Make Mentoring Work for You!


It’s time to hit the ground running, create your power year, and make mentoring work for you. Since there is power in numbers, there’s no reason to go it alone. If your goals include advancing your career, moving up in the company, or exploring a new industry, consider asking a more senior co-worker, colleague, or acquaintance to be your mentor.

Studies show that having a seasoned professional to turn to for advice and guidance is invaluable to your career growth. In its survey of nearly 1000 professional women in the US, LinkedIn found that 83% agreed to have a mentor was important. Teaming up with a more experienced individual goes far in helping you acquire new skills, expand your professional network and achieve overall career success. Here’s how to make mentoring work for you:

Getting Started

What are your professional needs and ultimate goals? If you want to climb the corporate ladder in your current company, then, by all means, look to a senior co-worker for guidance. Does your company have a formal mentoring program? If so, sign on to participate. Looking to change careers? Turn to your network to find someone who works in the field or at a company that interests you.

Choose Wisely

Think about your goals, be diligent, and do some research before you approach an individual to take on the role of your mentor. Are you looking to team up with someone with exceptional technical skills or is it a particular leadership style that you want to learn more about? If possible, talk to co-workers and former mentees to discover as much as you can about a potential mentor before making a commitment.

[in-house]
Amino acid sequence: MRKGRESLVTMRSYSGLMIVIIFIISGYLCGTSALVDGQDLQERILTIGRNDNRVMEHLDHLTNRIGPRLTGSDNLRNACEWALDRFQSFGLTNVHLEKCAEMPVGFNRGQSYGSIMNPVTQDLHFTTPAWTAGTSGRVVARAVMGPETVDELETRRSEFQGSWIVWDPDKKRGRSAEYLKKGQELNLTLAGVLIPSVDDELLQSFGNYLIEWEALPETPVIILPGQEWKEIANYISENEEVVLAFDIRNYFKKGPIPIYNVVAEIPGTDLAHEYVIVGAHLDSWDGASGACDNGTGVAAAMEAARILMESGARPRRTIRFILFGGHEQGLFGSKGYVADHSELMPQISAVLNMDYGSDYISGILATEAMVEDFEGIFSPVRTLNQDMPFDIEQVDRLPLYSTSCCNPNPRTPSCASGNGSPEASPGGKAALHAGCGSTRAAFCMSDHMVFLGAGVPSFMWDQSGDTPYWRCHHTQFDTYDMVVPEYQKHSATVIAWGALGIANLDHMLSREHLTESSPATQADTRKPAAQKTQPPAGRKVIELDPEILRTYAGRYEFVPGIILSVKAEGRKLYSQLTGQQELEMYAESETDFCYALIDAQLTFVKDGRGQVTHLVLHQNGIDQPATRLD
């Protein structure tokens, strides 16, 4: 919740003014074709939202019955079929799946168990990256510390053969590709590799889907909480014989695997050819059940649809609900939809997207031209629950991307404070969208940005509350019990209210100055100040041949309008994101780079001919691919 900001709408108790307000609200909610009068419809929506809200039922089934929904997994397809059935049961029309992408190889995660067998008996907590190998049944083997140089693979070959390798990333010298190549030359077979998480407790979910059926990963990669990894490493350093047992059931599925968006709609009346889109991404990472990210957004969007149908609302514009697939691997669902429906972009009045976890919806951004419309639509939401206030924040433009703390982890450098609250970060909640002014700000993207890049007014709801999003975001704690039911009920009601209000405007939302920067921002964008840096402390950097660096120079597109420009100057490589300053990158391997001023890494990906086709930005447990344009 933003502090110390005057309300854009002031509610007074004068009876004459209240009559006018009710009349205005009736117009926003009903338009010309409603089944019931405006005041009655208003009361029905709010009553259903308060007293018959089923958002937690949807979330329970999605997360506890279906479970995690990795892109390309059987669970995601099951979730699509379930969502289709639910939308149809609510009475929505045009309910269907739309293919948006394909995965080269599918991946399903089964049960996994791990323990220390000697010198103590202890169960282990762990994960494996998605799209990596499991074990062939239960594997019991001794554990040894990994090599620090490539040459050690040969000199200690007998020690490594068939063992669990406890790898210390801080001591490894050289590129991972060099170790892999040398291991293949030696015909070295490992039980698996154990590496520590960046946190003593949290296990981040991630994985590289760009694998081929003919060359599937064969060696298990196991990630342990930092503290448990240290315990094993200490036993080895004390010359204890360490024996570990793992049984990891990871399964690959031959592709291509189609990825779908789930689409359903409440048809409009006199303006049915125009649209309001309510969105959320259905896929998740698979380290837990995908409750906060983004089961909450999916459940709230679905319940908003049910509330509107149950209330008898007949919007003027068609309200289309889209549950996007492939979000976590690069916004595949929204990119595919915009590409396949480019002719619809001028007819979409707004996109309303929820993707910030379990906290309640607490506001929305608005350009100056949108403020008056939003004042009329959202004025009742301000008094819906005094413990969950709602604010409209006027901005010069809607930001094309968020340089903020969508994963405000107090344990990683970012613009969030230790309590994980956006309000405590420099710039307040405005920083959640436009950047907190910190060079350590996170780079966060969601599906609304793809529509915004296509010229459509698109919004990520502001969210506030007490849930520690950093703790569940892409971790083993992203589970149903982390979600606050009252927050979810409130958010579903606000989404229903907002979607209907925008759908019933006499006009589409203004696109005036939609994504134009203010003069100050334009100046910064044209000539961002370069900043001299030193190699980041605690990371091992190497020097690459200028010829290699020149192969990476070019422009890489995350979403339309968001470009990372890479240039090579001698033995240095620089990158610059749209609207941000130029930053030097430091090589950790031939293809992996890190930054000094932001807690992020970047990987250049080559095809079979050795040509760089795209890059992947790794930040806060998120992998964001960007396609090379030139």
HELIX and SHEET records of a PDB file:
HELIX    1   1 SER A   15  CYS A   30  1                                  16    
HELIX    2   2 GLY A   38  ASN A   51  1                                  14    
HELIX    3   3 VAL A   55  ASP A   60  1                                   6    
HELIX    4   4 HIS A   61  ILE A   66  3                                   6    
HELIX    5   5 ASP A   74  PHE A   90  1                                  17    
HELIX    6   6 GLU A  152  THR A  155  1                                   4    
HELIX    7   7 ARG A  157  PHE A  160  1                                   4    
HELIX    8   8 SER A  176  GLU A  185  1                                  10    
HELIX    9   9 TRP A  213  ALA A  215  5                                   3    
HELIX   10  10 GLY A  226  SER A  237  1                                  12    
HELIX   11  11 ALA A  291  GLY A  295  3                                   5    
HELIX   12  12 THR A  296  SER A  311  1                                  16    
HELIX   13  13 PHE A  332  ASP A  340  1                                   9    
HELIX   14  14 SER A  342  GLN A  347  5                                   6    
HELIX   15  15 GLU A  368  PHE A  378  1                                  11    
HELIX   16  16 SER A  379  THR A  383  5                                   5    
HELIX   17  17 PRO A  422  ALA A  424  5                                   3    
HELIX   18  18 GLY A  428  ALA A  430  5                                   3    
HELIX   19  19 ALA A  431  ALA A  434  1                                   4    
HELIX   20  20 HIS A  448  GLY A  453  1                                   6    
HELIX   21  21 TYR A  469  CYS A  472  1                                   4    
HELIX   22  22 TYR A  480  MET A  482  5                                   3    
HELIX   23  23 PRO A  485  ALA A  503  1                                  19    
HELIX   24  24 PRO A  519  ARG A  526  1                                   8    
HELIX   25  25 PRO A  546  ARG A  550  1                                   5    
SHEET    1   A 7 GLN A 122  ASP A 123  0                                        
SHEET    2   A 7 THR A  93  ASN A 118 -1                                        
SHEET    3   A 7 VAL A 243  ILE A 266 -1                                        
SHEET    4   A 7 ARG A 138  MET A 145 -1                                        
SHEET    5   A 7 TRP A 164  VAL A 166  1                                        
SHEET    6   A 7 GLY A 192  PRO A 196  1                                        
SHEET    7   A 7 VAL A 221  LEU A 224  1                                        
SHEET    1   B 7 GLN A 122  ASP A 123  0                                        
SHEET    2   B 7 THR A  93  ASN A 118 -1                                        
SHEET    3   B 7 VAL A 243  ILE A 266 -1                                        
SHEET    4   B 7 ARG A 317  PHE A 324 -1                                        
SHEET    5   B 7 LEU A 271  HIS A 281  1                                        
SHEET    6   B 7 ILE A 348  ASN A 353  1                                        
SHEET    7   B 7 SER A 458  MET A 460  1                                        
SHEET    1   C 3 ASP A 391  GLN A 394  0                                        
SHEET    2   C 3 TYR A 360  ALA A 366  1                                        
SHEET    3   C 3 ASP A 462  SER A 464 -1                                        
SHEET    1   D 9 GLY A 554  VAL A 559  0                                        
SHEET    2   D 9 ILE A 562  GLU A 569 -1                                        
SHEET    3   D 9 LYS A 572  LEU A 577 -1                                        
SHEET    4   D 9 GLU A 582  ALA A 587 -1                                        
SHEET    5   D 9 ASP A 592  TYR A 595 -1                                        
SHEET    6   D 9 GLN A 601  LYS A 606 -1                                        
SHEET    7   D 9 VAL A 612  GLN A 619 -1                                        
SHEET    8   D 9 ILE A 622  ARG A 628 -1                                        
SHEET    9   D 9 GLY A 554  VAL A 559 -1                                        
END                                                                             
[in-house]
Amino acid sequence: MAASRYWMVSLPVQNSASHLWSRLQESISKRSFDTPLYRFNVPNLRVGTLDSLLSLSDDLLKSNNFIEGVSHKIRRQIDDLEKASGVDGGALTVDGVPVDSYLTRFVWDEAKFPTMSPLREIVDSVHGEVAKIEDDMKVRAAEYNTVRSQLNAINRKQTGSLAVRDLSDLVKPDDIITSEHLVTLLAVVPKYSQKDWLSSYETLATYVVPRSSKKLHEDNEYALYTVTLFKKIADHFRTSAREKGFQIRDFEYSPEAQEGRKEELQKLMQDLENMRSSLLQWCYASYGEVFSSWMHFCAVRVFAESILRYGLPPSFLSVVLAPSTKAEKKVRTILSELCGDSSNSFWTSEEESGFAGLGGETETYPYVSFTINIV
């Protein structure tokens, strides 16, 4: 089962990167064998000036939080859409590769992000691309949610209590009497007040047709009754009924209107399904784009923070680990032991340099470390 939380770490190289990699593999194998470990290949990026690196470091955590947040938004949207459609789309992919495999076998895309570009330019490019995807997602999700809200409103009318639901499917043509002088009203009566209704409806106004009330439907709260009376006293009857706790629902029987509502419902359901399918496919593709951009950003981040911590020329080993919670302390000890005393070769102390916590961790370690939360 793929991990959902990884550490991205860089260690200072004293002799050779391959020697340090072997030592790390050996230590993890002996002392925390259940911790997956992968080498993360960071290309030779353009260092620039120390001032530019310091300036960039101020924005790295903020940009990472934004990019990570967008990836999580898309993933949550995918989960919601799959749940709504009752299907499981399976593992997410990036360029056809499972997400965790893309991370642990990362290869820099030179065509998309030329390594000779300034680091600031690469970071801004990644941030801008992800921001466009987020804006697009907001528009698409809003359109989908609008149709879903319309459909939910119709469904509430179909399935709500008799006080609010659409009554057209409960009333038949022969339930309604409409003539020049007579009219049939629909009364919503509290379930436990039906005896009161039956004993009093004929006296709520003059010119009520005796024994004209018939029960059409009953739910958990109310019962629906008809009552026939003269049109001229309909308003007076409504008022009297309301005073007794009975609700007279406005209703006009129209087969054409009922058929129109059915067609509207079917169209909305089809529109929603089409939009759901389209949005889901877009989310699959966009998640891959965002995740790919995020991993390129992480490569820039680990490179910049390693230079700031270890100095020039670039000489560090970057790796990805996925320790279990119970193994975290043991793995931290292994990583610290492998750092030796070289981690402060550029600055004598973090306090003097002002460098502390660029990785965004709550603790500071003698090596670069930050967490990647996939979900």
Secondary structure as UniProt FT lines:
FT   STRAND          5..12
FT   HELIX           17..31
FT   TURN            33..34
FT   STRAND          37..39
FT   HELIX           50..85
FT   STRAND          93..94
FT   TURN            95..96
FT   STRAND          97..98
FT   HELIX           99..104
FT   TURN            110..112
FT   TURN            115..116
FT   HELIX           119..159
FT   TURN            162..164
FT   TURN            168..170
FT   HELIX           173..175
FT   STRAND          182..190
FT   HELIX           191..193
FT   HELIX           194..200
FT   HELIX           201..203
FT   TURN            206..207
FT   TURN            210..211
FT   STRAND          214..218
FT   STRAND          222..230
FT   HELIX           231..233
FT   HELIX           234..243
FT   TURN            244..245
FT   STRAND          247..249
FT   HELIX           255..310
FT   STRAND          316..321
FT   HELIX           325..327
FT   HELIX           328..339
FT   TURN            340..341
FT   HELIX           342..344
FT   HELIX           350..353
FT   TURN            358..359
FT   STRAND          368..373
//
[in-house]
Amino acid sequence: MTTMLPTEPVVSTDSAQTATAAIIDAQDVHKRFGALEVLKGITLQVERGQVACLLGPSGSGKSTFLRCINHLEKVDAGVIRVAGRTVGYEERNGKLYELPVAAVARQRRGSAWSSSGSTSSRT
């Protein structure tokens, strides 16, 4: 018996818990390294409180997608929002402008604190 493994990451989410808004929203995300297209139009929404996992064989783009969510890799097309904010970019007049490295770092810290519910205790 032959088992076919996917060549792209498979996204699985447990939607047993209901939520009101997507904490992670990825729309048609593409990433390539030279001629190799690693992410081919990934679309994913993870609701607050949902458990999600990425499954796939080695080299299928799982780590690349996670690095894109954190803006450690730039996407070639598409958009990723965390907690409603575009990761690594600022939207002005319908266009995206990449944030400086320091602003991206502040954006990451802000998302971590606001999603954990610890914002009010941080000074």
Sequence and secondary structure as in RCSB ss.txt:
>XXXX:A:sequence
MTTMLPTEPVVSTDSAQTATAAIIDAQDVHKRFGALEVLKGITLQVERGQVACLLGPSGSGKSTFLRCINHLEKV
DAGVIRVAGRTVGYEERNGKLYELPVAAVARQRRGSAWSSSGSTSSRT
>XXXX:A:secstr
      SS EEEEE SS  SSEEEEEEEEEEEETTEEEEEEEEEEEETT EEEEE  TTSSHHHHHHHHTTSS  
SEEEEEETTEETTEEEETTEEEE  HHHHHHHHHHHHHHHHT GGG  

Be a Model Mentee

An effective mentoring relationship is a joint effort between you, the mentee, and your mentor. It takes effort, communication, and commitment on both sides to make a successful collaboration. Be especially respectful of your mentor’s schedule. Show up for meetings at the designated times (no last-minute canceling), be prepared with substantial topics you want to discuss, and do your “homework,” if required!

It’s Not Just for the Young

It’s never too late to learn. Reverse mentoring, where an older worker learns from a younger one, is becoming more popular in the workplace, especially with today’s rapid-fire technological advances. If you’re a seasoned executive who feels out of touch when it comes to the latest social media platforms, for example, enlist the help of younger, more tech-savvy professionals.

Find a mentor or become a mentee by joining a Local IAW Chapter in your area today and make mentoring work for you! 



  1. Regina Dean Reed
    March 9, 2015 at 9:04 pm

    I really like the idea of reverse mentoring, younger workers helping older workers. Most younger workers are really good at social media there is so much to learn from them. Great article!!!

  2. Linda Lee Whitlock
    May 17, 2015 at 10:25 pm

    I believe in mentoring and agree that younger workers are usually more tech savvy than older workers. I need a mentor that can advise me on problems related to doing things online that I cannot seem to figure out on my own.
    My mentor at present does not help me in that field. She was appointed to me by someone else, so choose wisely to replace a mentor that cannot help